Chlorination dilemma

Published Jun 24, 2013 08:46am

Sir, With reference to the news item ‘Chlorination dilemma: officials weigh options’ (June 13), it has been conclusively proved that adding even small amounts of chlorine to water can result in cancer, stroke and heart disease over a long period of time. Short-term health problems like skin and eye diseases are also very likely, as stated in the news item.

The recommended ratio of chlorine to water is two parts per million, but in the DHA apartment complex I live in, a very high amount of chlorine is added (perhaps more than 20 times the recommended amount). As a result, it is sometimes impossible to drink or bathe in this highly chlorinated water.

Unfortunately it is futile to point this out to the management, because they have been told to do so by their superiors. The authorities should consider other options (like hydrogen peroxide) to remove germs from water.

SHAKIR LAKHANI Clifton

Road blocked

Sir, In the heart of Clifton, right behind Teen Talwar, a service road has been blocked off by barriers guarded by police. This has been done, neighbours say, for the protection of a bureaucrat’s residence.

This is an important service road as it connects other roads which have heavy traffic. A commercial market and residential flats are also situated on it. No vehicles can be parked on this road. As a result traffic on the back road has doubled with hardly any parking left for residents and visitors.

Why this inconvenience to the public for the security of a government officer?

DR SYED H. NASIR Via email

Illegal structures: an appeal

Sir, I refer to the appeal made by a resident in Dawn’s ‘Letters to the Editor’ section on June 10 regarding the illegal encroachment of an amenity plot (ST-32) reserved for a public park in Block 15, Gulistan-i-Jauhar.

It is amazing that though the Sindh High Court has declared the said construction illegal and ordered its demolition, the concerned authority (the police) appears to be totally helpless before the brute force of the encroachers. Construction is going on in full swing without any fear of punishment. The various court notices affixed to the entry point of this illegal construction were ripped apart. If this is the state of affairs, what hope can the long-suffering and law-abiding public have from the government if the law-enforcing agencies are gripped with fear of the land mafia and powerful qabza groups, all with the open support of certain politicians?

All the residents of this area appeal to the Chief Justice of Pakistan, who has been active in redressing various acts of injustice, to restore to the residents their public park and their Eidgah.

ANOTHER RESIDENT Via email

Poor law and order

Sir, There has been a surge in crimes in the DHA. Muggings, kidnappings and car snatching have become routine for a neighbourhood which was once famous for being peaceful and secure. It appears as if DHA Vigilance is in the hands of an incompetent team which has taken no steps to restore the confidence of residents.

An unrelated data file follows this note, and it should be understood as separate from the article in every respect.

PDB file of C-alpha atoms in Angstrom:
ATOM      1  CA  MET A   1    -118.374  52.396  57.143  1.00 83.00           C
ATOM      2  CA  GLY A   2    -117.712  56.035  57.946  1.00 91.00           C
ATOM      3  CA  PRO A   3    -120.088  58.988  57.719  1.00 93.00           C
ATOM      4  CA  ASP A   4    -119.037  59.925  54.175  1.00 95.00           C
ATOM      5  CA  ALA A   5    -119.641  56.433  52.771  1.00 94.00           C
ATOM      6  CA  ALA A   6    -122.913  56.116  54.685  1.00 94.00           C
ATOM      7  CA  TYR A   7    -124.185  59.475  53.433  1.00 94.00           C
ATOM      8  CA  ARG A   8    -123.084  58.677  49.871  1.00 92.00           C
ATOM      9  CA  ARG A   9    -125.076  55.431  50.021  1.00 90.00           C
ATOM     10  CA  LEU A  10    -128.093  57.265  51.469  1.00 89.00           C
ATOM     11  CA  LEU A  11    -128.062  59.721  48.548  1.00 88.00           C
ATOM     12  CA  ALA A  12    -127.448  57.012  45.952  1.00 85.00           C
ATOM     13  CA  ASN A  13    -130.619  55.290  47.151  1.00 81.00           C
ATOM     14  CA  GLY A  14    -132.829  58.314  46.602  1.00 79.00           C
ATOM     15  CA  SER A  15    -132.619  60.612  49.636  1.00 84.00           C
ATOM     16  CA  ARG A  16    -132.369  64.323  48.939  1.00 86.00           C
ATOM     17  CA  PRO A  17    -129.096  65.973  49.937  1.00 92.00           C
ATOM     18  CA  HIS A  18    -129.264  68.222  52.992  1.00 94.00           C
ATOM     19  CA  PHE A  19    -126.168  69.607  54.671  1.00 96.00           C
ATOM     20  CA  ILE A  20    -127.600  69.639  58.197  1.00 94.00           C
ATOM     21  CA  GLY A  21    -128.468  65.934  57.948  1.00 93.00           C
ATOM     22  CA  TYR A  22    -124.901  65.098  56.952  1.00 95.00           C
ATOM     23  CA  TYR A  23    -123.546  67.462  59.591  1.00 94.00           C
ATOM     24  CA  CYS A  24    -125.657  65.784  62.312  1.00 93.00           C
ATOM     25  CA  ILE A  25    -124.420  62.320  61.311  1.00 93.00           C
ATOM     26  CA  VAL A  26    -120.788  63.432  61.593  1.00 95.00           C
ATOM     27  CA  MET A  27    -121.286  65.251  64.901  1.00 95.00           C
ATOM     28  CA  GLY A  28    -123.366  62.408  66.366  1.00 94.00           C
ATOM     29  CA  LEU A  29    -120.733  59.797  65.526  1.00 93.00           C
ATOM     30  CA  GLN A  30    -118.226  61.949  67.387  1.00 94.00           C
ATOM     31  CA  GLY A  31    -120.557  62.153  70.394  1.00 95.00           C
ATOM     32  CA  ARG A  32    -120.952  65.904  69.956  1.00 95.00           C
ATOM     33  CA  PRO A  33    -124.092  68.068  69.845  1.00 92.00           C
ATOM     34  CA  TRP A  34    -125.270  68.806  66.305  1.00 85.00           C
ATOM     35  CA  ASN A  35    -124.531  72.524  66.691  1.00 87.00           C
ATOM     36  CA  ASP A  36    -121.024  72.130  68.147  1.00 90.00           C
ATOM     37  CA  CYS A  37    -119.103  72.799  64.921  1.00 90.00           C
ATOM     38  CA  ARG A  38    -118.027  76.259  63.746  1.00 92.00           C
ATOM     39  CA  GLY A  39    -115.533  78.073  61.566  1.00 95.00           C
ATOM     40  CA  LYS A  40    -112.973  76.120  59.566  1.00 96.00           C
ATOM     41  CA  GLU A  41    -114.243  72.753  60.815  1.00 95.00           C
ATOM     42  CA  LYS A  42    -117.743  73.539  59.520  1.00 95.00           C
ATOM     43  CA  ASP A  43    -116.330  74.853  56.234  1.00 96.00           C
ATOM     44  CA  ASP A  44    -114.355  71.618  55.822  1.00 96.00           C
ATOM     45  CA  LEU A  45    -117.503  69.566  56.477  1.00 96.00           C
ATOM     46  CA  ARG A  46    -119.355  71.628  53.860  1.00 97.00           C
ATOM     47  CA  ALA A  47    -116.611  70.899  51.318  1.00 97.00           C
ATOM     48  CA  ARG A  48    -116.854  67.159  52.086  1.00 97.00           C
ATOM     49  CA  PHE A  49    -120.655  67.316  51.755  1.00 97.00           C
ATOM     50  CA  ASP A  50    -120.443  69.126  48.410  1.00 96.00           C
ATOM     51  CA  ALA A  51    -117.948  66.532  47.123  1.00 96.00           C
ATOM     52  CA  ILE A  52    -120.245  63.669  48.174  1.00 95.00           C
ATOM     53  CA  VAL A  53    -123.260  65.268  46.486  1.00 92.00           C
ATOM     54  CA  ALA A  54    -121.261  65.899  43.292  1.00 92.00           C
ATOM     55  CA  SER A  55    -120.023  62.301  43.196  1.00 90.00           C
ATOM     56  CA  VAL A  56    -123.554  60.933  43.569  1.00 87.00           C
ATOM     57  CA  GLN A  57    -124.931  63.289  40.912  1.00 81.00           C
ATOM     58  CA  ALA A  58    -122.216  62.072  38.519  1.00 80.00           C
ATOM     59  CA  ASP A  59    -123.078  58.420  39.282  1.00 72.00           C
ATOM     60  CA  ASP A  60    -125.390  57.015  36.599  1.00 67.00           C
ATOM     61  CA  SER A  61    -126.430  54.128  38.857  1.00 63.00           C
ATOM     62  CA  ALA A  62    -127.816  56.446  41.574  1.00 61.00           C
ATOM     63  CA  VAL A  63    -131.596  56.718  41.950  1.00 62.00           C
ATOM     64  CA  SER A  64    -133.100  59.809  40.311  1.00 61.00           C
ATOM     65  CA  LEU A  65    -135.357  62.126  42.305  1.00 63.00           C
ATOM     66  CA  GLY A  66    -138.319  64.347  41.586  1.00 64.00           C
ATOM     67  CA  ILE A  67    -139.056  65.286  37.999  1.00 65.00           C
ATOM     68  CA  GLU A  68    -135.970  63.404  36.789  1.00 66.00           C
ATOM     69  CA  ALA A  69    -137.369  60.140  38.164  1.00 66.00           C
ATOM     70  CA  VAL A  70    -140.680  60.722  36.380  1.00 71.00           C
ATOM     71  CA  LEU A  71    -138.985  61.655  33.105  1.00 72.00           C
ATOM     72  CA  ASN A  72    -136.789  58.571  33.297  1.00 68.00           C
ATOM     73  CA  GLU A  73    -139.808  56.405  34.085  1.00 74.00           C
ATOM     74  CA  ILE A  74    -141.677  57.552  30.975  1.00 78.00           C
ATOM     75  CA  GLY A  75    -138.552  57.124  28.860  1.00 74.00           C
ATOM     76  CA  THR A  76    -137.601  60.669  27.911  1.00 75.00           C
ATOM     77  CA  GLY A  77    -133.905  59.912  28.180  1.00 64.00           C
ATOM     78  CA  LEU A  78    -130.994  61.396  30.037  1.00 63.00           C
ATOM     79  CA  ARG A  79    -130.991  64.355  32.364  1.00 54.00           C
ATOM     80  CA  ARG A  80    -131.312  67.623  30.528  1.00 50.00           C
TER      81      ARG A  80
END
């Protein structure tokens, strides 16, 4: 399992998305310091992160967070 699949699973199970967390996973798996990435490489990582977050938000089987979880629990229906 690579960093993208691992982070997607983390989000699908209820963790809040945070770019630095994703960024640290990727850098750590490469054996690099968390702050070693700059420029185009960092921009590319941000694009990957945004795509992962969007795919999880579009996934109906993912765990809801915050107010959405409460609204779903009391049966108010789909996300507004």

The DHA administrator must take serious note of this alarming situation.

ARSALAN AHMED DHA

KU financial crisis

Sir, This is apropos of recent media reports regarding the University of Karachi’s financial crisis. Being a KU graduate, this news is a tragedy for me and many other alumni. But this is not surprising, nor is it the first time the university has gone through such a crisis.

Although I am a critic of the KU administration, it is also a fact that this is the place where I, alongside thousands of others, learnt our trades. I strongly believe it is payback time for all the KU graduates who have great memories attached to the campus.

Currently, it is home to almost 20,000 students from every part of the country and every part of society. This time the financial crisis is more serious than ever. Therefore I have a few suggestions for the KU management to ease out these hard times.

  1. Start a KU relief fund for the alumni where they can donate money for the university, although it should not be called a donation. KU has thousands of alumni and even if 50,000 alumni (there are probably over one million alumni) contribute Rs1,000 each they can raise a considerable amount. Transparency should be a must and if this idea has been tried before then it’s worth trying again on a bigger scale.

  2. The KU management must decrease their expenses; one way of doing this is to commercialise everything they can. For instance the expense of the shuttle points can be decreased if the buses have advertisements all over their body. Also, every centre and department should be sponsored by some company; there are many firms which are willing to do so.

  3. Lastly, the considerable acres of empty space available on campus must be put to good use. Lease them out to franchises, especially restaurants, which will help in raising capital for the university.

The bottom line is that the KU management should start thinking about raising money on its own as most of the time the HEC is short of funds resulting in crisis at public sector universities. I hope the persons concerned give due attention to my suggestions so that I can see my beloved university back on its feet.

QAZI HAMMAD North Karachi

mailbag@dawn.com

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